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Conservation groups win fight to shut down some oil facilities in national monument in Tri-Counties

Two environmental groups have reached a settlemnt with the federal government in their efforts to permanently shut down some oil wells in the Carrizo Plain National Monument
Bureau of Land Management
Two environmental groups have reached a settlement with the federal government in their efforts to permanently shut down some oil wells in the Carrizo Plain National Monument

Settlement means plans for one new well in Carrizo Plain National Monument are scrapped, and 11 wells will eventually be removed.

It’s a natural, but little known wonder in the Tri-Counties that’s home to spectacular views and endangered species. The Carrizo Plain National Monument stretches across more than 200,000 acres of land in southeastern San Luis Obispo County.

Now, two environmental groups are celebrating a victory in their efforts to preserve it. They reached a settlement in a lawsuit with the federal government which blocks plans for a new oil well on the land, and will eventually lead to the removal of 11 wells.

"One (issue) was a proposal to drill a new well, and possibly a new pipeline," said Jeff Kuyper, the Executive Director of Los Padres ForestWatch.

It teamed up with Center for Biological Diversity in 2020 to sue the Federal Bureau of Land Management.

"The second issue was these defunct oil wells, wells that have been sitting there idle for decades, and decades, and decades, " said Kuyper. "The oil industry hasn't had any incentive to remove, and remediate these oil wells."

The lawsuit argued that even though the projects were in an existing oil field, they would harm threatened and endangered wildlife, and violate some federal environmental policies and laws. It also contended that the BLM failed to protect Carrizo’s resources, allowing old idle wells to remain in the monument for decades.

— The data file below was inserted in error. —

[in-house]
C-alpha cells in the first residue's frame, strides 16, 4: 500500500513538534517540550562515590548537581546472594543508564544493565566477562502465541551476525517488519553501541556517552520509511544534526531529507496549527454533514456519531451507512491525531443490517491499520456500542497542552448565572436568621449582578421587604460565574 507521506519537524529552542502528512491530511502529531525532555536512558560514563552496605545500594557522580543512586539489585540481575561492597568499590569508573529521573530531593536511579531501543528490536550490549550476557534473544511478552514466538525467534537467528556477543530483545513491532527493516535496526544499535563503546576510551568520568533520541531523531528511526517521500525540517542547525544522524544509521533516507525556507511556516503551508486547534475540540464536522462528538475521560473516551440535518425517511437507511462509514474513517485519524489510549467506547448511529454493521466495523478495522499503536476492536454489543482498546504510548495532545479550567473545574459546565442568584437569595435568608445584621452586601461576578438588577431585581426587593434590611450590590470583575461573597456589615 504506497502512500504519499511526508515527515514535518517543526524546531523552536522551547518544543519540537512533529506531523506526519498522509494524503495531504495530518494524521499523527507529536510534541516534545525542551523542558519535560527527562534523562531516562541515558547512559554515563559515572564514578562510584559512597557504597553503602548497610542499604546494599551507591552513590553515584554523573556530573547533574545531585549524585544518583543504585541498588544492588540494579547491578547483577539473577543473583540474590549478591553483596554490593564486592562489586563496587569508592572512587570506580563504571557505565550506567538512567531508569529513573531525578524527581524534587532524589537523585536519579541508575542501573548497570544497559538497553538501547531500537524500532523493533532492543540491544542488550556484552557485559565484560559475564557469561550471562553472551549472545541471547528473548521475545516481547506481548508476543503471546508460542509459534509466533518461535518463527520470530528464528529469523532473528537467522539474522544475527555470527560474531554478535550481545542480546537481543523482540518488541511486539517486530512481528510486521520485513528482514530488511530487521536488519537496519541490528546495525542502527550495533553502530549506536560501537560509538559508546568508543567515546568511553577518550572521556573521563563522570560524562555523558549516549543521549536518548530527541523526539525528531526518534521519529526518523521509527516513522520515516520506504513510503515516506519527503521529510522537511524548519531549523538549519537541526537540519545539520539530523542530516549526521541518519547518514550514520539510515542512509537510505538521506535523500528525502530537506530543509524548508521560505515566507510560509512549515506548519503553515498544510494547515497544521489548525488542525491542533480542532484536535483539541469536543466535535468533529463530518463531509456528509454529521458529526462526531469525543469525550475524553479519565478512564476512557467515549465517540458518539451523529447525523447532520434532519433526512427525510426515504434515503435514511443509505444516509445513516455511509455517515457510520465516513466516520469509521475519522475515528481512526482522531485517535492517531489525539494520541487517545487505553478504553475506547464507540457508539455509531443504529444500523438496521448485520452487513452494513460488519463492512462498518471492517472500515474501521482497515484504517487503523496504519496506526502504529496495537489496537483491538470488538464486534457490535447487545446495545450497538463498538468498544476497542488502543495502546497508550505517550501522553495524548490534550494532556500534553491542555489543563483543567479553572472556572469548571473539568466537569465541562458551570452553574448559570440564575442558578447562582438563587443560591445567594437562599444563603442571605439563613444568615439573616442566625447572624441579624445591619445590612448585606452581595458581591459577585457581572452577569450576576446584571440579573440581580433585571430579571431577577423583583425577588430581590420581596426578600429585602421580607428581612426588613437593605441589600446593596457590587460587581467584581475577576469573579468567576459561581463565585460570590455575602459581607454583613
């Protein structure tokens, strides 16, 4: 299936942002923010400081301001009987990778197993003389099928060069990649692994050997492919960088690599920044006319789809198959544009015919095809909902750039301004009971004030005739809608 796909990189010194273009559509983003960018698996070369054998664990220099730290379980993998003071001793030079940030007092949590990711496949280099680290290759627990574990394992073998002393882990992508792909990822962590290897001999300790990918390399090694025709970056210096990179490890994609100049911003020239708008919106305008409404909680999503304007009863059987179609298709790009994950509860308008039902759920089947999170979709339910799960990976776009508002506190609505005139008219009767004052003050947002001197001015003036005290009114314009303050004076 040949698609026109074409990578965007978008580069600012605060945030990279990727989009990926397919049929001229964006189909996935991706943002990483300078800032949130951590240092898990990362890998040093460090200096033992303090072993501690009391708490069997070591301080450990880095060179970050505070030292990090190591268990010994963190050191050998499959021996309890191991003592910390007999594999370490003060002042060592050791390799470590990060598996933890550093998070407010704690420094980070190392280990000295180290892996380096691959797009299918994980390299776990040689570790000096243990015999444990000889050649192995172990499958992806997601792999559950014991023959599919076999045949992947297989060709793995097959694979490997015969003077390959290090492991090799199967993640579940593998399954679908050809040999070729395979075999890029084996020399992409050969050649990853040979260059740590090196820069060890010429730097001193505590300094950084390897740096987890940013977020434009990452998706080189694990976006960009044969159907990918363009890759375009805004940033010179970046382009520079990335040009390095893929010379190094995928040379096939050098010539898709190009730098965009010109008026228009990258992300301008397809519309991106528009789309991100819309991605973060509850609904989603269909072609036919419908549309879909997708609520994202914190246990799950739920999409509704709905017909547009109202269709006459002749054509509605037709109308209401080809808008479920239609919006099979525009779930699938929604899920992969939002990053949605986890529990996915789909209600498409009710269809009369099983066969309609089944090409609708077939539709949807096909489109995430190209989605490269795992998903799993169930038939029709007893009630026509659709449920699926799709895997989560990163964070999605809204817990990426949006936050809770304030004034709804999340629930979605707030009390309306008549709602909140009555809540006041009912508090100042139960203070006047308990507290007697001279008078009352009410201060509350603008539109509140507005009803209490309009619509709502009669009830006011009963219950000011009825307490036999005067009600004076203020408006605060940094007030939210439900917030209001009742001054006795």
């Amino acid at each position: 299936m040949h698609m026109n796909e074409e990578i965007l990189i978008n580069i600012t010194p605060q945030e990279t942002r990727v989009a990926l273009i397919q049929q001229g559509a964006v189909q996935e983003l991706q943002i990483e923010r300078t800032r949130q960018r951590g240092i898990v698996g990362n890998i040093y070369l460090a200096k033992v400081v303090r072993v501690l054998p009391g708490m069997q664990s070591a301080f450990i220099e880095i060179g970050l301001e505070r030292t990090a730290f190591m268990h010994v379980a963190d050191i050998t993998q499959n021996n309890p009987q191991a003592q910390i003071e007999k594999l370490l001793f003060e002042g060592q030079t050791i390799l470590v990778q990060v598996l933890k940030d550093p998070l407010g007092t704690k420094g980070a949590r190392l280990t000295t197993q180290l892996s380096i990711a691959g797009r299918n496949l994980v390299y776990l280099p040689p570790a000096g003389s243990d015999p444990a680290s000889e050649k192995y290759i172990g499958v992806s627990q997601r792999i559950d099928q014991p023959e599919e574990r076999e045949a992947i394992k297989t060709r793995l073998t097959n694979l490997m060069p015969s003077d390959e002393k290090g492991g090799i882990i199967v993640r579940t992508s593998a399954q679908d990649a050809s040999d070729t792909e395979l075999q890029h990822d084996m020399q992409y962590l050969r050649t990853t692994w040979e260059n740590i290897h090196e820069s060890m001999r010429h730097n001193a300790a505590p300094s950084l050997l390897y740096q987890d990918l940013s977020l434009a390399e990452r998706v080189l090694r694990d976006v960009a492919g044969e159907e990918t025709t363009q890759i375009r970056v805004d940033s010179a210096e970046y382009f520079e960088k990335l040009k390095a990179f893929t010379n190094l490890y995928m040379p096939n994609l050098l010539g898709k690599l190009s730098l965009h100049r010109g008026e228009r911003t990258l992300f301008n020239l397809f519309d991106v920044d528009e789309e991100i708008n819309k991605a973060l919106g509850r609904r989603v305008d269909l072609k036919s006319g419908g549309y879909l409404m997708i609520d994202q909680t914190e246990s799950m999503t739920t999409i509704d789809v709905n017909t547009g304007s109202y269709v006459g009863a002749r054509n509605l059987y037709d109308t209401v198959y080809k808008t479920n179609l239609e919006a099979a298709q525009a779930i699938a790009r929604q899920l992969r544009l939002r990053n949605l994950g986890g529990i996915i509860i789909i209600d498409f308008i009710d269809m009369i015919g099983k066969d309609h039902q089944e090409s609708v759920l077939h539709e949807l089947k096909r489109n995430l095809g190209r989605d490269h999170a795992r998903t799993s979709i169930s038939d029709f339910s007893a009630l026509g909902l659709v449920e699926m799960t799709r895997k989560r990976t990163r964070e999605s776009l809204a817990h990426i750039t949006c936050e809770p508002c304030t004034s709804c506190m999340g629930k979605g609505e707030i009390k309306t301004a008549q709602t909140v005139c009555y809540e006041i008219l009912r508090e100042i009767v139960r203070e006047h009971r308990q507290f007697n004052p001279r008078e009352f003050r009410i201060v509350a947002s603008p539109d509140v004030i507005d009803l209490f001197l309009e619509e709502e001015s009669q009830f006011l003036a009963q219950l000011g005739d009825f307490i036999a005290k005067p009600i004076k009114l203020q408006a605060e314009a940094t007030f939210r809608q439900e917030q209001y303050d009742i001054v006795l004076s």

The settlement calls for revocation of the new well and pipeline permit, the permanent shutdown of the 11 old oil wells and creation of a project to cap them, and remove the oil field.

Ileene Anderson is a Senior Scientist with the Center for Biological Diversity.

"On the face of it, it wasn't like it was a huge new oil field, it was just a well or two that they were contemplating, but it was the principle of the thing... here's a national monument, a refuge for a lot of species," said Anderson.

Anderson says the national monument is one of nature’s treasure troves. The San Andres Fault runs through it, and its home to a number of endangered plants and animals.

The agreement calls for a public process to develop a plan to remove the 11 wells in question. Once a plan is finalized, the removal and remediation work would have to be done in five years. It includes things like removing machinery, taking out cement well pads and tearing out access roads.

A Kern County based company, E & B Natural Resources, has all of the oil facilities in the national monument.

The environmentalists say they want to work with the BLM on plans to remove the remaining two dozen other idle wells in the national monument. There are nine still operating wells on the federal land.

Lance Orozco has been News Director of KCLU since 2001, providing award-winning coverage of some of the biggest news events in the region, including the Thomas and Woolsey brush fires, the deadly Montecito debris flow, the Borderline Bar and Grill attack, and Ronald Reagan's funeral.